Despite my pain and inverted concentration I smiled and shook the hands of the midwives waiting for me as I arrived at the hospital. The two kind strangers led me through brightly lit corridors as hospital lights glared down on me. I missed the darkness and the hypnotic motion of the car. It had been peaceful and private. The midwives waited patiently as I stopped when the next contraction came. My breath was deep and as it left my shaking body I let a long chant like hum escape my lips.
Self consciously and with an audience I undressed and put on a small white robe. The birthing room was cold but my body forgot as the next wave of pain washed through me. I felt unsettled, the initial check of my contractions and progress meant I had to sit in bed but I wanted to move, to dance again. My contractions were monitored for a short time and then they checked how far I had dilated. I didn’t expect it to be very far along having only been in labour for such a short time. The midwives looked at each other and nodded satisfactorily before telling me that I was already fully dilated. I laughed in shock. I thought I would be labouring for hours to come. Overjoyed and relieved, my whole body relaxed and on my next contraction the pushing urges came. I asked to go to the bathroom but worried that I would give birth while I went, they brought a toilet into the birthing room instead. I sat still on the cold plastic and for a moment I felt normal, my breath was calm and my body painless but without warning the most incredible urge to push charged through me. I had no power to control it and I pushed with all my strength. My skin stretched and burned as I was pulled from the toilet and rested over the bed, a small head was already entering the world. Rasmus kissed me excitedly, telling me how close our little one was and how much he loved me. After two more pushes, I looked behind me and saw our tiny boy for the first time. In shock at how fast everything had happened I just wanted him in my arms. I lifted myself onto the bed and they placed his soft, warm body on mine. I looked at him in awe. He was perfect. I was so aware, so awake and smiling. Weariness hadn’t reached me yet, just a calm euphoria as I traced his tiny features with my fingers.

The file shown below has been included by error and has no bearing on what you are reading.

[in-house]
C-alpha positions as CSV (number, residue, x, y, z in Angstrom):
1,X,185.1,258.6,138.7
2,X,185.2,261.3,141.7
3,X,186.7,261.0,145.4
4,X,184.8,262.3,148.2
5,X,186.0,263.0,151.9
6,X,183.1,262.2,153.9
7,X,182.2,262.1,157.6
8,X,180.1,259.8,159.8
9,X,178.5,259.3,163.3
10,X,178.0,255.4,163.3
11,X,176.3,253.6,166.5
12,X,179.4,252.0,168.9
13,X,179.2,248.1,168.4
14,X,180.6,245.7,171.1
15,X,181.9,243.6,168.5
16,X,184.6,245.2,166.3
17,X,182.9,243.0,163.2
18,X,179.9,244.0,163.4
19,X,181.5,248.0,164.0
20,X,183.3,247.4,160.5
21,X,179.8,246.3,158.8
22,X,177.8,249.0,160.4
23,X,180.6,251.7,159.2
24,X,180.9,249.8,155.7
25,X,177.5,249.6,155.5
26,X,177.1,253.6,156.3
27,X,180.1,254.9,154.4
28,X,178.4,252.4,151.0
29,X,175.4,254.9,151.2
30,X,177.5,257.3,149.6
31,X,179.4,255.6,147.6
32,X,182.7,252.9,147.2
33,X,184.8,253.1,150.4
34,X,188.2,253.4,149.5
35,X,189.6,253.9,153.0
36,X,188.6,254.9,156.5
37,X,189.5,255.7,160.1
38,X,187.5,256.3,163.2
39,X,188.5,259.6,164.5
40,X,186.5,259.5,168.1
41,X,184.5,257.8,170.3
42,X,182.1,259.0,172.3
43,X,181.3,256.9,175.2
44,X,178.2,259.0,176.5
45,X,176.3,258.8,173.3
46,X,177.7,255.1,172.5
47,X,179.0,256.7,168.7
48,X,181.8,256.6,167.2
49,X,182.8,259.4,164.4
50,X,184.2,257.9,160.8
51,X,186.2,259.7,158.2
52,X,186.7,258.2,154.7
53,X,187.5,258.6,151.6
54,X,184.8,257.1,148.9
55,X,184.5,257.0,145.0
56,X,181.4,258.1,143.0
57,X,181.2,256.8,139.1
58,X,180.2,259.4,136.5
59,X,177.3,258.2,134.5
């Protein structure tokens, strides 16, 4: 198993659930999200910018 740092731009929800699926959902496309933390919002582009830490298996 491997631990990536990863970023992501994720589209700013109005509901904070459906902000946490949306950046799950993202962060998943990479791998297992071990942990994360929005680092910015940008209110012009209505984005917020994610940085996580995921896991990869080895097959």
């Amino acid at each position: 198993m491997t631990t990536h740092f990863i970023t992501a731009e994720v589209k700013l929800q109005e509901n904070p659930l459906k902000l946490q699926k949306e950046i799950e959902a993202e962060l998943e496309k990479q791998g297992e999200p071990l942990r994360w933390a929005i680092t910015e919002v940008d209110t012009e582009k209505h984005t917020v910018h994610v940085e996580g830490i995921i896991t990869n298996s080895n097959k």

With a concentrated tenderness, Rasmus severed the last link between us and as I held my sweet baby tight in my arms I birthed the healthy placenta. In disbelief I realised it was over. Elder was here.
So recently it seemed, I was holding August in my arms for the first time. But this little boy, this tiny being was someone new at a very different time in our lives. After months of struggle and heartache, after disasters and trying to hold everything together; this tiny boy arrived a bundle of joy and love to rekindle us.
Each day his small cheeks grow a little rounder. His wide eyes stare at mine and slowly follow my movement. I stroke his fuzzy hair, it feels magic to touch, like velvet on my fingertips. August’s tenderness towards his brother warms my heart and I think of the future adventures they will have together and the love they will share.
Elder’s first moments were spent in my arms, his first months he will gaze into my smiling eyes. He will feel my warmth seep into his soft skin, my voice will calm him, my scent will reassure him and my milk will nourish him. I will be his world, his comfort and his protector. I am a mother renewed to two beautiful boys, from now until my dying day.
For my mother and Rasmus and my family whose love I felt from the far side of the world, thank you. Thank you for your kind words, your trust, your well wishes, your forgiveness and understanding and mostly for your unconditional love. I will be forever grateful.
ALYXANDRA HAMMAR | North-South Menology